Survival rate in the control group was acceptable, reaching 73.8% at the end. Interestingly, the Bactocell® group had a much higher survival rate compared to the control (+10%, P<0.05; statistical power of 80%; Table 3) while the Levucell® SB group showed a similar trend even if the results were not significantly different from the control (p=0.11). This effect of Bactocell® on the survival rate of penaeid shrimps has been previously documented with several shrimp species (P. monodon, L. vannamei, L. stylirostris) under different conditions and was therefore expected. The mode of action of this probiotic in penaeid shrimp has even been documented and relies on a modulation of the gut microflora associated to a prevention of oxidative stress resulting in a better health status of the animals (Castex, 2009). The improvement in survival measured in the present trial resulted in an improvement of the final biomass by 11% and 8% compared to the control respectively for Bactocell® and Levucell® SB. Those results were associated to a significant improvement in the FCR in both probiotic groups compared to the control (p<0.05; statistical power >80%). This is often expected since by calculation a higher survival rate with similar growth performance results in a lower FCR. We also calculated the effect of the products on the relative production cost (feed cost) compared to the control group (Table 4). We confirm here that the benefits displayed by the two probiotics lead to a significant reduction in the feed cost at the farm level (-12% in average). This is a very important result especially if we consider that feed represent over 50% of the production cost and that reduction in production costs is one of the major issues today, right after disease, according a recent surveys on shrimp farming from the Global Outlook for Aquaculture Leadership (Valderrama & Anderson, 2011). If we consider the improvement at the farm level, based on the performance achieved by the farm in one cycle in 2011 (110 MT of shrimp produced), the use of the two probiotics would result in a reduction of the production cost of minimum 155000 pesos for the farmer for the same production volume.
Table 4. Biomass gain and Production cost (Feed cost) in the floating cages system for the three experimental groups
Finally, no statistical difference was recorded between the two probiotic groups for any of the parameters measured. It suggests that under such conditions, i.e. in the absence of any challenge, we were not able to detect a clear difference in the type of effect displayed by the probiotics, even though the mode of action of a live yeast and a live lactic acid bacteria are likely to be very different. It is interesting to notice however that in the case of LSB the improvement in FCR was more pronounced that with Bactocell®, suggesting a possible effect on feed utilization. This observation is being further investigated at the laboratory level since a previous experiment in clear water tanks have shown that Levucell® SB was able to significantly improve the feed conversion and the growth of penaeid shrimps (unpub. data).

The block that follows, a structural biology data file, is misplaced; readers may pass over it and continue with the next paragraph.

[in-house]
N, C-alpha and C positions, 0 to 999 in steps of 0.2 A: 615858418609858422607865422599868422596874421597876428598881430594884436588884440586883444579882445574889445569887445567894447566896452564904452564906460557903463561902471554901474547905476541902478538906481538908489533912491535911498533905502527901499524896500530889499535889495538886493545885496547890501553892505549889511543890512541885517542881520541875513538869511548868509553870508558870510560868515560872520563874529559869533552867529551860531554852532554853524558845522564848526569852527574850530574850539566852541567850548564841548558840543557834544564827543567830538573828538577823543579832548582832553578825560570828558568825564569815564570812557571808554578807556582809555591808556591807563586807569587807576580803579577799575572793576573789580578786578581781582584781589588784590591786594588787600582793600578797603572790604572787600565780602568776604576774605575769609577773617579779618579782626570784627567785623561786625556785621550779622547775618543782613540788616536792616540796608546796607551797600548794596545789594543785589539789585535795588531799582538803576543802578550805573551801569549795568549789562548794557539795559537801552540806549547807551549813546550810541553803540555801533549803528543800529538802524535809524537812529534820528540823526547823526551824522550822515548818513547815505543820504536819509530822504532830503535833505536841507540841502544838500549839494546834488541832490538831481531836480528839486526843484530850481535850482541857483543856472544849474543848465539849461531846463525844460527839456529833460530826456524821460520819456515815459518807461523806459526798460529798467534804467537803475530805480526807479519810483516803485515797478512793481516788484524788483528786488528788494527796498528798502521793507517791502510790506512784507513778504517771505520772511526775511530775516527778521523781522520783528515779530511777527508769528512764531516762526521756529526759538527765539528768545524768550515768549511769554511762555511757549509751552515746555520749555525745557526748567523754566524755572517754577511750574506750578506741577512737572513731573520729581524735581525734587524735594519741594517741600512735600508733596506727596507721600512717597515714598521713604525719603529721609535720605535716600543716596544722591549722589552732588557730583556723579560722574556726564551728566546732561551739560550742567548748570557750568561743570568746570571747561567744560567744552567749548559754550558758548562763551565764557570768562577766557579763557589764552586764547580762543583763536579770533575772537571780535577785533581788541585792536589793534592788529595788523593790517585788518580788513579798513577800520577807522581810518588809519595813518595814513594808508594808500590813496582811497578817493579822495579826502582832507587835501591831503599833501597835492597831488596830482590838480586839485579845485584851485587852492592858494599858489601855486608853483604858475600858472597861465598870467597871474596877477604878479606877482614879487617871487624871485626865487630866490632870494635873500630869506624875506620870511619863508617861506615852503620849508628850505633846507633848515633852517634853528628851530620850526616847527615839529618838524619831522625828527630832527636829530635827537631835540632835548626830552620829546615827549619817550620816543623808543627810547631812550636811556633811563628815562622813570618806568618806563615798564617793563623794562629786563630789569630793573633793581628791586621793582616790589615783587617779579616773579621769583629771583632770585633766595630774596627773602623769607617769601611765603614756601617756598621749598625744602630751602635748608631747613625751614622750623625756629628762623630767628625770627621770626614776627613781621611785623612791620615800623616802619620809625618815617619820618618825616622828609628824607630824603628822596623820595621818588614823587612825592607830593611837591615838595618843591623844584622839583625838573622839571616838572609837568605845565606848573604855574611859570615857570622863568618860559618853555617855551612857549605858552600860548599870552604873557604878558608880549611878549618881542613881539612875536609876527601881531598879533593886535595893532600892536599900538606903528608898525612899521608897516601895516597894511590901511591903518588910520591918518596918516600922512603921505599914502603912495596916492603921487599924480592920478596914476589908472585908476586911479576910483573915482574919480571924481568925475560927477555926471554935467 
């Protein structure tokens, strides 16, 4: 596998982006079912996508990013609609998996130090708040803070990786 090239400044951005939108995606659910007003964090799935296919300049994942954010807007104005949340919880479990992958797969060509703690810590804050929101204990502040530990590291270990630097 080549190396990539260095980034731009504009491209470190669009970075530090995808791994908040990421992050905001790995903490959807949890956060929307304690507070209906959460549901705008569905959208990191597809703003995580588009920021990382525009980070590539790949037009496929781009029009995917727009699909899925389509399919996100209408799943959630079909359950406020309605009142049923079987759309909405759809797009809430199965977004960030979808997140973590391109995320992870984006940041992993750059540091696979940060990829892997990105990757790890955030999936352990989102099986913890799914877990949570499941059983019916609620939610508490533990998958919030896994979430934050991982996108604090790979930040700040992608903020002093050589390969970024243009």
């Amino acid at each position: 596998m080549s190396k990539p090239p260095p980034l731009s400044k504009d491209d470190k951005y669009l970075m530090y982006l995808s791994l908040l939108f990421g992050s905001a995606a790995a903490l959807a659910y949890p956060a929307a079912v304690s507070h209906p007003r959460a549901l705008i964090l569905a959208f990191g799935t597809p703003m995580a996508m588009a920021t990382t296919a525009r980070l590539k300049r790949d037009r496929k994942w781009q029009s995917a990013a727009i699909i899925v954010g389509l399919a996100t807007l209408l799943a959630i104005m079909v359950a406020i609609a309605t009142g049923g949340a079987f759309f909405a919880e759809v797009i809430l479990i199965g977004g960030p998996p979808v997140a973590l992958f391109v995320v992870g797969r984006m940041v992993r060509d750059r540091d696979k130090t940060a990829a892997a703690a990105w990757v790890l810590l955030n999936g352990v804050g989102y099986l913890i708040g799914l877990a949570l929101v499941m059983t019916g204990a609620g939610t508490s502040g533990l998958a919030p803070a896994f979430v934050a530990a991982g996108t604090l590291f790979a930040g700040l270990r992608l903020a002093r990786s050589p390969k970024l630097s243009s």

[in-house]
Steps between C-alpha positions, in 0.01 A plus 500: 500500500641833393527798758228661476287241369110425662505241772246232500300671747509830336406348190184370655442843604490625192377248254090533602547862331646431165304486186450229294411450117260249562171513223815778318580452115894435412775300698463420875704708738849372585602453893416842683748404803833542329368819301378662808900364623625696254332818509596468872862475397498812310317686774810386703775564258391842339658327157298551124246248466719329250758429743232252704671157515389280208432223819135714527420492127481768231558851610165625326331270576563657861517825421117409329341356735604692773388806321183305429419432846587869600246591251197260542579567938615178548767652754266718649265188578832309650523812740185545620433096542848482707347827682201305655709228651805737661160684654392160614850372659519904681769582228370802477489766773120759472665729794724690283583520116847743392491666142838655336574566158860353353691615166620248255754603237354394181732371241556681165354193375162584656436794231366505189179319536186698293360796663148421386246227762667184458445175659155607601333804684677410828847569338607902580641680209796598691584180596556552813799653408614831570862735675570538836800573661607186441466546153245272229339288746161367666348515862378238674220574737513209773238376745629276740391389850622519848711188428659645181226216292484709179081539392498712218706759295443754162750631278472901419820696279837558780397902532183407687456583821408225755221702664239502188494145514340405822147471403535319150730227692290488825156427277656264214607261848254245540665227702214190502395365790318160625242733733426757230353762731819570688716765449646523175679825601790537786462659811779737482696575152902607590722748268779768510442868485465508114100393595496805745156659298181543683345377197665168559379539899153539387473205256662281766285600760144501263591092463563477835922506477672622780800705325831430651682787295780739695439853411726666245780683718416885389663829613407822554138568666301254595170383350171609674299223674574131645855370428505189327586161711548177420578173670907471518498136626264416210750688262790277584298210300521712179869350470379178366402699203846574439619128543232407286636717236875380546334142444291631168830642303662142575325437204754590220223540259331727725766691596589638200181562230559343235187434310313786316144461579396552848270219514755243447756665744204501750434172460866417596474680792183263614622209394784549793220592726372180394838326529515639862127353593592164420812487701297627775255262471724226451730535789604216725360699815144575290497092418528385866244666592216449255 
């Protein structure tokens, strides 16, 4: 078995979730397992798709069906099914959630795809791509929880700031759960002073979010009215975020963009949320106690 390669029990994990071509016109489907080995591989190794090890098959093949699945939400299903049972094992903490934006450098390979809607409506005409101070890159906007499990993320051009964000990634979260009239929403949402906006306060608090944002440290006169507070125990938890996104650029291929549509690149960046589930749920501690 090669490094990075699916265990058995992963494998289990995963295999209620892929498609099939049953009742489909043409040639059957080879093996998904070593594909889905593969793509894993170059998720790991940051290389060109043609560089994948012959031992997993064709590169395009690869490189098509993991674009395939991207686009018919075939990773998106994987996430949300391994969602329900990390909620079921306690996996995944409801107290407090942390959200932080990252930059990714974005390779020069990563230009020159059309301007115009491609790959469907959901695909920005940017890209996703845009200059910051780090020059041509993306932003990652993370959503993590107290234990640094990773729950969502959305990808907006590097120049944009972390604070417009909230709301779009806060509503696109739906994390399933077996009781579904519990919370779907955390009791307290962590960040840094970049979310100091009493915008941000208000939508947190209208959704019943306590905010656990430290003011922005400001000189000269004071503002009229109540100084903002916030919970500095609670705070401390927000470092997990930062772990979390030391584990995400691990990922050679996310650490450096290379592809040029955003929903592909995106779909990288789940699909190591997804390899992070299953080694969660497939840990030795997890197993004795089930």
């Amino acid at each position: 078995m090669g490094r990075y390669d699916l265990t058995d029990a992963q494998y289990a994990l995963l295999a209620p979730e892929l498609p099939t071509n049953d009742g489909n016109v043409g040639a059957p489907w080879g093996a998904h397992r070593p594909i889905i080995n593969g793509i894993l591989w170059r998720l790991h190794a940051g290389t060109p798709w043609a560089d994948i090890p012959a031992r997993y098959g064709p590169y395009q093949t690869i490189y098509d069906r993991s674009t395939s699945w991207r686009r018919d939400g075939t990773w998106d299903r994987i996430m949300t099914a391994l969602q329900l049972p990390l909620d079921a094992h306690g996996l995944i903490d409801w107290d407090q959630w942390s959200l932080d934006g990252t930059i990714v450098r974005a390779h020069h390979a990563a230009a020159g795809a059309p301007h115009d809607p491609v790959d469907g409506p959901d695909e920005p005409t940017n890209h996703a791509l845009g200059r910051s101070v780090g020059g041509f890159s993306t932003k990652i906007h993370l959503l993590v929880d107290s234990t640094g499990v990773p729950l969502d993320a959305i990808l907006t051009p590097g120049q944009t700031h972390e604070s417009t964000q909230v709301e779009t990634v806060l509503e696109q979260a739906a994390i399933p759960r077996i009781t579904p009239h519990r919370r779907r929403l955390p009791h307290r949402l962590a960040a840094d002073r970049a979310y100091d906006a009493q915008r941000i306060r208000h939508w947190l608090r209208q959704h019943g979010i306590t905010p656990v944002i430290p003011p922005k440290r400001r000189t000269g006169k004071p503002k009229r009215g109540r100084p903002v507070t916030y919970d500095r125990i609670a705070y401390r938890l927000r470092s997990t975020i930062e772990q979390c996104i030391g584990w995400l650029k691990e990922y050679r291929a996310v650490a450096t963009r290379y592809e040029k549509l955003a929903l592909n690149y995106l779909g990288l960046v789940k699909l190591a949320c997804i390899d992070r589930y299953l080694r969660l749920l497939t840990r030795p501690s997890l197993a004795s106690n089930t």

Finally it is worth to add that as part of a second objective of the study (data no shown here), a fourth treatment was also considered to evaluate the effect of the yeast Levucell® SB when fed under an inactivated form (inactivation of the yeast by heat). Interestingly the results demonstrate that the live yeast Levucell® SB must be alive to display its effect
Overall the post Hoc power tests applied on the data confirmed that our experimental designed was well adapted to detect the probiotic effect on zootechnical performance. We confirmed here the capacity of Bactocell® to improve the survival rate of the shrimp under optimal rearing conditions in Mexico, resulting in economic benefits for the farmers. This result supports further the health promoting effect of Pedicococcus acidilactici MA18/5M in aquatic species and demonstrates that beyond conferring an "insurance" to the famers in case a challenging event would occur, Bactocell® can contribute to optimize the technical and economical performance under optimal rearing conditions.
The results regarding the live yeast Levucell® SB reveal an interesting effect on feed utilization even though we cannot conclude to its effect on survival as the sample size (n=4) used in this experiment did not allow to detect it. Further studies should address the mechanism of action involved and the effects of this live yeast on health and disease resistance of penaeid shrimps.
Nevertheless the two commercial products tested here have shown to be valuable tools to optimize performance and income over feed cost under Mexican shrimp farming conditions.
Castex, M., Chim, L., Pham, D., Lemaire, P., Wabete, N., Nicolas, J.-L., Schmidely, Ph. & Mariojouls, C. (2008) Probiotic P. acidilactici application in shrimp Litopenaeus stylirostris culture subject to vibriosis in New Caledonia. Aquaculture 275, 182-193
Chim, L., Castex, M., Pham, D., Brun, P., Lemaire, P., Wabete, N., Schmidely, P. & Mariojouls, C. (2009) Evaluation of floating cages as an experimental tool for marine shrimp culture studies under practical earthen pond conditions. Aquaculture 279, 63-69.
Cohen, J., 1988. Statistical Power Analysis for the Behavioral Sciences. 2nd ed. Lawrence Erlbaum associates, Inc., Hillsdale, NJ.
Valderrama, D. & Anderson, J.L. (2011). Shrimp production survey. GOAL 2011, Santiago, Chile.